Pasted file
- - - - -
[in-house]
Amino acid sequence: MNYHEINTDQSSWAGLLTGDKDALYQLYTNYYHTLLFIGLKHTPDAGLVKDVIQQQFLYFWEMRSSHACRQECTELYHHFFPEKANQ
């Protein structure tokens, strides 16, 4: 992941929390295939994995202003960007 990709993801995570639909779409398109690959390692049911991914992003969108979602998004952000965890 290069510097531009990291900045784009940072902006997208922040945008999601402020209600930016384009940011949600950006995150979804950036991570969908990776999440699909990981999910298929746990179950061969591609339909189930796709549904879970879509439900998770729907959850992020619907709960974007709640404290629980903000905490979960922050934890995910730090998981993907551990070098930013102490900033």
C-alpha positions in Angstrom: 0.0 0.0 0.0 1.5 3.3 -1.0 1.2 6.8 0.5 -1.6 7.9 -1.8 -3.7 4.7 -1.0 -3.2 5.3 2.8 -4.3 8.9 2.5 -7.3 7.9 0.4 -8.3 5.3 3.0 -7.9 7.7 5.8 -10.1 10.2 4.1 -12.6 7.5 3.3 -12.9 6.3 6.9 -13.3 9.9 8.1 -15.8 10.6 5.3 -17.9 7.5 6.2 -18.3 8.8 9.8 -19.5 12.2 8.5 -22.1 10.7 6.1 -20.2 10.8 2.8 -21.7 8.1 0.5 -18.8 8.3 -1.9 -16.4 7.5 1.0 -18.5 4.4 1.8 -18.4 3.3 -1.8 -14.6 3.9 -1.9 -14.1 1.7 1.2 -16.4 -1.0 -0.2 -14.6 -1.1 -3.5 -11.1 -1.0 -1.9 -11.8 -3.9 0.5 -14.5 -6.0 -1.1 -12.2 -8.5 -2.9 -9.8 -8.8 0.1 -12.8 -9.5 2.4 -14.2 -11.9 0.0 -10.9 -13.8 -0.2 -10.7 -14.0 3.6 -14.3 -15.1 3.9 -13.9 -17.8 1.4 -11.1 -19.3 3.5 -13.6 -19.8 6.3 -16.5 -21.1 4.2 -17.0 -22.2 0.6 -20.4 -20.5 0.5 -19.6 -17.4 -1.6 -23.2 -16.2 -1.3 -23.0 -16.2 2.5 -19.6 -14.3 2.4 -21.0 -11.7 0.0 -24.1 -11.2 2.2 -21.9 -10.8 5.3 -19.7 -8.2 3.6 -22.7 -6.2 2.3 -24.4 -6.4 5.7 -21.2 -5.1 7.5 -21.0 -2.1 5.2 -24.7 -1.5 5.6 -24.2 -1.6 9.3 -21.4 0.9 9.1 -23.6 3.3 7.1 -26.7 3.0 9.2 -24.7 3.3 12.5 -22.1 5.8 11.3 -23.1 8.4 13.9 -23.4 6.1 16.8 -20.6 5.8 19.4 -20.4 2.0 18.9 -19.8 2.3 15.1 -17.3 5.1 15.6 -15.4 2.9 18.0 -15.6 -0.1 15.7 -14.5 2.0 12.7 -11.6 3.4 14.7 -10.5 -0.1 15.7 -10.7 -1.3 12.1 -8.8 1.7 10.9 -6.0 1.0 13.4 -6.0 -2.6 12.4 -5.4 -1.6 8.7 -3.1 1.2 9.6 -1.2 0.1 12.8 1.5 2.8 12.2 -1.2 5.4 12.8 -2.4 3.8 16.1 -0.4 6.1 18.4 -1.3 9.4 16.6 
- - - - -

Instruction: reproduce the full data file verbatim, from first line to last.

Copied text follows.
[in-house]
Amino acid sequence: MNYHEINTDQSSWAGLLTGDKDALYQLYTNYYHTLLFIGLKHTPDAGLVKDVIQQQFLYFWEMRSSHACRQECTELYHHFFPEKANQ
């Protein structure tokens, strides 16, 4: 992941929390295939994995202003960007 990709993801995570639909779409398109690959390692049911991914992003969108979602998004952000965890 290069510097531009990291900045784009940072902006997208922040945008999601402020209600930016384009940011949600950006995150979804950036991570969908990776999440699909990981999910298929746990179950061969591609339909189930796709549904879970879509439900998770729907959850992020619907709960974007709640404290629980903000905490979960922050934890995910730090998981993907551990070098930013102490900033």
C-alpha positions in Angstrom: 0.0 0.0 0.0 1.5 3.3 -1.0 1.2 6.8 0.5 -1.6 7.9 -1.8 -3.7 4.7 -1.0 -3.2 5.3 2.8 -4.3 8.9 2.5 -7.3 7.9 0.4 -8.3 5.3 3.0 -7.9 7.7 5.8 -10.1 10.2 4.1 -12.6 7.5 3.3 -12.9 6.3 6.9 -13.3 9.9 8.1 -15.8 10.6 5.3 -17.9 7.5 6.2 -18.3 8.8 9.8 -19.5 12.2 8.5 -22.1 10.7 6.1 -20.2 10.8 2.8 -21.7 8.1 0.5 -18.8 8.3 -1.9 -16.4 7.5 1.0 -18.5 4.4 1.8 -18.4 3.3 -1.8 -14.6 3.9 -1.9 -14.1 1.7 1.2 -16.4 -1.0 -0.2 -14.6 -1.1 -3.5 -11.1 -1.0 -1.9 -11.8 -3.9 0.5 -14.5 -6.0 -1.1 -12.2 -8.5 -2.9 -9.8 -8.8 0.1 -12.8 -9.5 2.4 -14.2 -11.9 0.0 -10.9 -13.8 -0.2 -10.7 -14.0 3.6 -14.3 -15.1 3.9 -13.9 -17.8 1.4 -11.1 -19.3 3.5 -13.6 -19.8 6.3 -16.5 -21.1 4.2 -17.0 -22.2 0.6 -20.4 -20.5 0.5 -19.6 -17.4 -1.6 -23.2 -16.2 -1.3 -23.0 -16.2 2.5 -19.6 -14.3 2.4 -21.0 -11.7 0.0 -24.1 -11.2 2.2 -21.9 -10.8 5.3 -19.7 -8.2 3.6 -22.7 -6.2 2.3 -24.4 -6.4 5.7 -21.2 -5.1 7.5 -21.0 -2.1 5.2 -24.7 -1.5 5.6 -24.2 -1.6 9.3 -21.4 0.9 9.1 -23.6 3.3 7.1 -26.7 3.0 9.2 -24.7 3.3 12.5 -22.1 5.8 11.3 -23.1 8.4 13.9 -23.4 6.1 16.8 -20.6 5.8 19.4 -20.4 2.0 18.9 -19.8 2.3 15.1 -17.3 5.1 15.6 -15.4 2.9 18.0 -15.6 -0.1 15.7 -14.5 2.0 12.7 -11.6 3.4 14.7 -10.5 -0.1 15.7 -10.7 -1.3 12.1 -8.8 1.7 10.9 -6.0 1.0 13.4 -6.0 -2.6 12.4 -5.4 -1.6 8.7 -3.1 1.2 9.6 -1.2 0.1 12.8 1.5 2.8 12.2 -1.2 5.4 12.8 -2.4 3.8 16.1 -0.4 6.1 18.4 -1.3 9.4 16.6 